Many of us know of Mark Watson as that funny comedian seen on ‘Mock the Week’ or ‘Have I Got News for You’, but did you know him as an author? During his Durham Book Festival address, Mark Watson emphasised the fact that he wants to be taken seriously as an author; while his comedy is just that – comedy, he wants readers to take his books seriously, in order to see and appreciate a different side to him. Despite having followed a career in comedy, Mark had always aspired to become an author. From a young age he wrote stories of his own, starting off with titles such as ‘Mark and Dad’s Adventures’, and as an undergraduate he studied English Literature.
‘It was basically only my mum that bought my first two books’, Mark says, concerning his debut as an author. However, this new career is now developing as he is making himself known as a writer. His new book The Knot reveals the drama in the unsuspecting life of wedding photographer and underdog, Dom. Like many of his novels, it takes an unexpected twist exploring a taboo topic often not approached by authors: ‘The format of the novel allows you to explore things about being human that are difficult to do elsewhere,’ says Mark. This is one of the reasons he enjoys writing; it allows him a form of self-expression very different to performing comedy. He says his motivation for writing is the longevity of books compared to comedy shows. Books are solid and tangible, unlike a performance; writing is generally about wanting to express things that you could express no other way than through writing. It is like ‘clearing baggage from consciousness’, he says.
Mark explained how he likes to plot things quite carefully, compared to other authors who seem to let their subconscious mind develop the story and see where it takes them. Although he plots things with care, his books still don’t always turn out as planned, for example, his new book about a hotel which he is currently writing has turned out a lot more positive than he first thought: ‘There is even almost a happy ending, I was disgusted with myself,’ Mark exclaims. He went on to explain how good an experience it was for The Knot to be abridged for Radio. By listening to this new version (which he was not responsible for abridging) he was able to notice how the parts he thought were indispensable actually were not particularly important for the plotline, despite having tried to plan the plot so carefully.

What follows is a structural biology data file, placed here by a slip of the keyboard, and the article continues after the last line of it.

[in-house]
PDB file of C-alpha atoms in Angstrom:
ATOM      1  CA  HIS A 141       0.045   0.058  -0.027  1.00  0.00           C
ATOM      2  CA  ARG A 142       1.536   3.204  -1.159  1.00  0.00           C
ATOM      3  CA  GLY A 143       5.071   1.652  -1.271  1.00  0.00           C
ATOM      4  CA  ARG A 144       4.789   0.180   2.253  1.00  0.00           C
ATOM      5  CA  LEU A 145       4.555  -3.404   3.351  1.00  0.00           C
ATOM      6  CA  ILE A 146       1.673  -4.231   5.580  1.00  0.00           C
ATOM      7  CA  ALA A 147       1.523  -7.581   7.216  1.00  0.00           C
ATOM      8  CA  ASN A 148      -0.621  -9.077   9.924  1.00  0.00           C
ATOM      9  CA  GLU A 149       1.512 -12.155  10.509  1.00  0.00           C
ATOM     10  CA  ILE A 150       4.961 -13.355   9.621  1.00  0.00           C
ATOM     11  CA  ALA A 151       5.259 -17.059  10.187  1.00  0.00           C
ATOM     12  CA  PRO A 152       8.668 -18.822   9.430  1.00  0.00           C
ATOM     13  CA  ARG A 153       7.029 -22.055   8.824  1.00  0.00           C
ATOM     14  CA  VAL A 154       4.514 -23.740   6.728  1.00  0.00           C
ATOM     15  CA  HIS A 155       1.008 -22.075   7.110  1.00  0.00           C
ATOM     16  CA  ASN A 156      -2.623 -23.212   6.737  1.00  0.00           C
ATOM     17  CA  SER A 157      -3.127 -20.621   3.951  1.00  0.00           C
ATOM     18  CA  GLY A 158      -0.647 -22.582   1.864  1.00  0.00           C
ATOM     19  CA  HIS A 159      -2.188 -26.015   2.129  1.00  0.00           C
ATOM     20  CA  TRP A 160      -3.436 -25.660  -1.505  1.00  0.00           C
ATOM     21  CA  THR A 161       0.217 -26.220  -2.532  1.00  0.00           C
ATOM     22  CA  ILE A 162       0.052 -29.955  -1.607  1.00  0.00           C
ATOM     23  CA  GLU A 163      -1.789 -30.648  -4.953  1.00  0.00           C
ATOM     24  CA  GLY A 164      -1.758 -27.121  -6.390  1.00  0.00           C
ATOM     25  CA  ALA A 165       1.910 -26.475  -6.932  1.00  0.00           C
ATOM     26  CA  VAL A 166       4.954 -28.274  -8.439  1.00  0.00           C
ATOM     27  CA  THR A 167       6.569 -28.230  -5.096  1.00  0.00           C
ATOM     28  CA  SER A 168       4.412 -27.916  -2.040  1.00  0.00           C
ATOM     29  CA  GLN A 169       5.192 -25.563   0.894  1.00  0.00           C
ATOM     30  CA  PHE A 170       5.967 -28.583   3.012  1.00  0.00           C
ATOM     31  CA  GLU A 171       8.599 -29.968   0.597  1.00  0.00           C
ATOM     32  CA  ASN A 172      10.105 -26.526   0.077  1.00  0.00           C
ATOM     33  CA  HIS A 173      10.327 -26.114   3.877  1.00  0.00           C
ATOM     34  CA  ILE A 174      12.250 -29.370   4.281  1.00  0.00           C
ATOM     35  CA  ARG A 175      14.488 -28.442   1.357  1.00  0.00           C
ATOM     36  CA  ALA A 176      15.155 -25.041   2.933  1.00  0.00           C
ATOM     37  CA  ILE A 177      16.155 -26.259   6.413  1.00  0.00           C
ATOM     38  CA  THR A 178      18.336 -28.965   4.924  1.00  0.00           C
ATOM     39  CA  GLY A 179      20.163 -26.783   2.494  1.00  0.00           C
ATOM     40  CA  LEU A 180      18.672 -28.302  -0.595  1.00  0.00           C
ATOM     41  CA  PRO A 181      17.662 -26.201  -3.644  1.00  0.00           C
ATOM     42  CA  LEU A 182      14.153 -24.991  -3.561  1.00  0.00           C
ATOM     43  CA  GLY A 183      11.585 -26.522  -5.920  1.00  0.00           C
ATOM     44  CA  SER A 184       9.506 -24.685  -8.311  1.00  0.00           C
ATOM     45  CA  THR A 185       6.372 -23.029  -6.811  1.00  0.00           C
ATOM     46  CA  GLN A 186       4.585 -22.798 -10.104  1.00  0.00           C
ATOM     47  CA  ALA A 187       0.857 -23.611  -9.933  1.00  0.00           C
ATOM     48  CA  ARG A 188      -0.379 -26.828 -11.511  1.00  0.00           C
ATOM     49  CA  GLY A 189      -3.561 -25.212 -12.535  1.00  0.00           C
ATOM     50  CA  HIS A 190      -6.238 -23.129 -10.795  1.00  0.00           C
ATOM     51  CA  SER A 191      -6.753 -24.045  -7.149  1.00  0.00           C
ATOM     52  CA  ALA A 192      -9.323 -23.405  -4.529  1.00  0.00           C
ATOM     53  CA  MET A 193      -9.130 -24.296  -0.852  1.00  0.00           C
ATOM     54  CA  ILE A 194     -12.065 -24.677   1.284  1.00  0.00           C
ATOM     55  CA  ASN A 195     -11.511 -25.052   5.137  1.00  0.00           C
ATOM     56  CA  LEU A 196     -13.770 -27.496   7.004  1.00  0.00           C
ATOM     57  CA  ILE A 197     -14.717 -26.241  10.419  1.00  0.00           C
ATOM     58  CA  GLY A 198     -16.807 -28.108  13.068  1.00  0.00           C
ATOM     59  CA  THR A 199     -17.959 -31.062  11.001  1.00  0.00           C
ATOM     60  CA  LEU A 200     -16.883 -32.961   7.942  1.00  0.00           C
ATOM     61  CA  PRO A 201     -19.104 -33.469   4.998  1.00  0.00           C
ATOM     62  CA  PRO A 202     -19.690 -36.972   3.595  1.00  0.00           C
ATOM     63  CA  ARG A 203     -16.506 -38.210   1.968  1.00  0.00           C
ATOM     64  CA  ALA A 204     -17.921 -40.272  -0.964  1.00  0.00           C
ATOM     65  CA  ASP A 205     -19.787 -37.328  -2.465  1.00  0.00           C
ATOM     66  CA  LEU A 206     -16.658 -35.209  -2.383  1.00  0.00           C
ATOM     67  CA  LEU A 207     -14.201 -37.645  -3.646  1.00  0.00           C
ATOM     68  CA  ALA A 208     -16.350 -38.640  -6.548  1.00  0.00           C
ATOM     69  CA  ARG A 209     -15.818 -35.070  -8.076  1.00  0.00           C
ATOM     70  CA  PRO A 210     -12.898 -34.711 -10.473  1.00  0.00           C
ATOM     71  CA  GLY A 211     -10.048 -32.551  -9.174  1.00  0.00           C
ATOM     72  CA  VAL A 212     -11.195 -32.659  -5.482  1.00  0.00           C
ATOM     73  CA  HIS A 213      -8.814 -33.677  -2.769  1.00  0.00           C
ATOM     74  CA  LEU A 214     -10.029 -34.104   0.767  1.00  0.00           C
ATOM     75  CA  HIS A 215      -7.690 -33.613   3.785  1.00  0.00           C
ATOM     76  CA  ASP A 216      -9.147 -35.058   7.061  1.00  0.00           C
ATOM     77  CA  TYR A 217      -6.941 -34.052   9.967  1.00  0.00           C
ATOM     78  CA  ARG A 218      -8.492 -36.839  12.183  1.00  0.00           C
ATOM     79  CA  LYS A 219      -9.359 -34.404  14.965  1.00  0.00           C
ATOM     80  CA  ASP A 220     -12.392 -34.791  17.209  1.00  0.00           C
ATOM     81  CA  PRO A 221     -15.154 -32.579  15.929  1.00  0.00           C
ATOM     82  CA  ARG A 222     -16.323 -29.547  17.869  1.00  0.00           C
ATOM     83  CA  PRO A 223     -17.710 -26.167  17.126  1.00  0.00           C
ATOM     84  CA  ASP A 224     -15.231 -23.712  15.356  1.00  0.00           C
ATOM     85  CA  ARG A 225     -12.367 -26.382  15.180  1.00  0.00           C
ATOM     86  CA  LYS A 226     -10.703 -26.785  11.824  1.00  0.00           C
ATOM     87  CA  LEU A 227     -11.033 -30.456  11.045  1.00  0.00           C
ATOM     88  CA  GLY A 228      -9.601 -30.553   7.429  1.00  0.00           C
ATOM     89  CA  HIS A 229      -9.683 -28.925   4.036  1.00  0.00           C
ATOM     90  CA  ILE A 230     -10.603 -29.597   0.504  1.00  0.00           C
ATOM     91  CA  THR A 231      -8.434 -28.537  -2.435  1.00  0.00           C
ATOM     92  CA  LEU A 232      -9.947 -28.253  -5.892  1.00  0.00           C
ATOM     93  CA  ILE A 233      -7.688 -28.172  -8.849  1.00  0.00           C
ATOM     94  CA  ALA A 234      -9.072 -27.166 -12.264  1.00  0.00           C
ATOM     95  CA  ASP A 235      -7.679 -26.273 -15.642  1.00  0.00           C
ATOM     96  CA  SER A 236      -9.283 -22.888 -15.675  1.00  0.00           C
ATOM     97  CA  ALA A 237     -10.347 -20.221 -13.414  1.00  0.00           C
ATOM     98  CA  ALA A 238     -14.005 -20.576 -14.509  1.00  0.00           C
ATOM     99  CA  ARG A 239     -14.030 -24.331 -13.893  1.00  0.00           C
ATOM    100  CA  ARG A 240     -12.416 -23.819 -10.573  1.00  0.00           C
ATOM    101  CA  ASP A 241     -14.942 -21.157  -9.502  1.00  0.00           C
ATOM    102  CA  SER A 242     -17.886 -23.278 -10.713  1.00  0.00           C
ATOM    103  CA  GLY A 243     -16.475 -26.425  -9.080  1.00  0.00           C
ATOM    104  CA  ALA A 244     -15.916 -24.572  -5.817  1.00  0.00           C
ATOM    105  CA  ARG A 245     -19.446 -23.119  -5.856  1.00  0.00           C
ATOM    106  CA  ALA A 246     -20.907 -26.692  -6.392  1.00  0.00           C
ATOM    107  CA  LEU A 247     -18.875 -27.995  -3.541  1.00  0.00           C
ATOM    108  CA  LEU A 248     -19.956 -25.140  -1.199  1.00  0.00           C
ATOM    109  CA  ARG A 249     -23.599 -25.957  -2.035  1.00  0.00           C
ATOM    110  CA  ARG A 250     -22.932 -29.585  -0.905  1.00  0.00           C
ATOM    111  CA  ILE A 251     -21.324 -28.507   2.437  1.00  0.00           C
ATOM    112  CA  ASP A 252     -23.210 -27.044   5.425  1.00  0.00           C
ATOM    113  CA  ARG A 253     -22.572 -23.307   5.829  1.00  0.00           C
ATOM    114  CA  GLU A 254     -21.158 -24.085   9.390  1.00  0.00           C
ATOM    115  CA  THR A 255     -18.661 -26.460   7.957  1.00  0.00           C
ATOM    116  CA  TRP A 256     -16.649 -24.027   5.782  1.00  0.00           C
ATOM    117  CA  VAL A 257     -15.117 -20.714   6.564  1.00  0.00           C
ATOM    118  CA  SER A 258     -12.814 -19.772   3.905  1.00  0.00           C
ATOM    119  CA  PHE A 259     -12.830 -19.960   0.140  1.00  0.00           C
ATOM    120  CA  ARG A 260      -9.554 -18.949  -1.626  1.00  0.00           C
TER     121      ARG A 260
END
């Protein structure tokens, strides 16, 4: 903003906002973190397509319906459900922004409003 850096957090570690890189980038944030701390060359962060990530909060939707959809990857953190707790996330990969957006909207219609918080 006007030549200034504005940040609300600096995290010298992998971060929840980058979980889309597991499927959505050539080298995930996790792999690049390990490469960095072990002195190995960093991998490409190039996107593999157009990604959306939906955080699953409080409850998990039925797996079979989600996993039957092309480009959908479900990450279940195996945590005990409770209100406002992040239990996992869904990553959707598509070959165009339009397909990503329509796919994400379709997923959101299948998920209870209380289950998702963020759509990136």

The audience questioned whether he ever considered writing under a pseudonym, to which he jokingly answered that he could not as his mother would be annoyed and wouldn’t let him. However, he admitted that he has considered it, especially as he laments the fact that his name is not very unique or memorable. Nevertheless, he wanted his name to be associated with his novels and with writing, and so discarded the idea. Revealing his comedic roots, Mark then joked that he may wish to use a pseudonym for a future novel that treats content he wouldn’t necessarily attach his name to – ‘the audience would never know’, he grinned.
There was also mention of ‘the death of the book’ when Mark described the 100 online short stories he had written to accompany his novels. Normally thought of as a recent topic, Mark said he was tired of journalists writing articles on the subject every couple of years or so. ‘Books have been around for a long time,’ he says, ‘a lot longer than journalists!’ He believes the internet should be seen as opportunity rather than a threat. It has, indeed, produced a shift in the way our brains work, but Mark believes ‘one needn’t cling to old formats’.
Mark ended the night with a book sale and signing, with photographs being taken and further questions answered. ‘The Knot’ is available to purchase at most bookshops for a retail price of £12.99.
Image attributed to flickr user dsrjarman.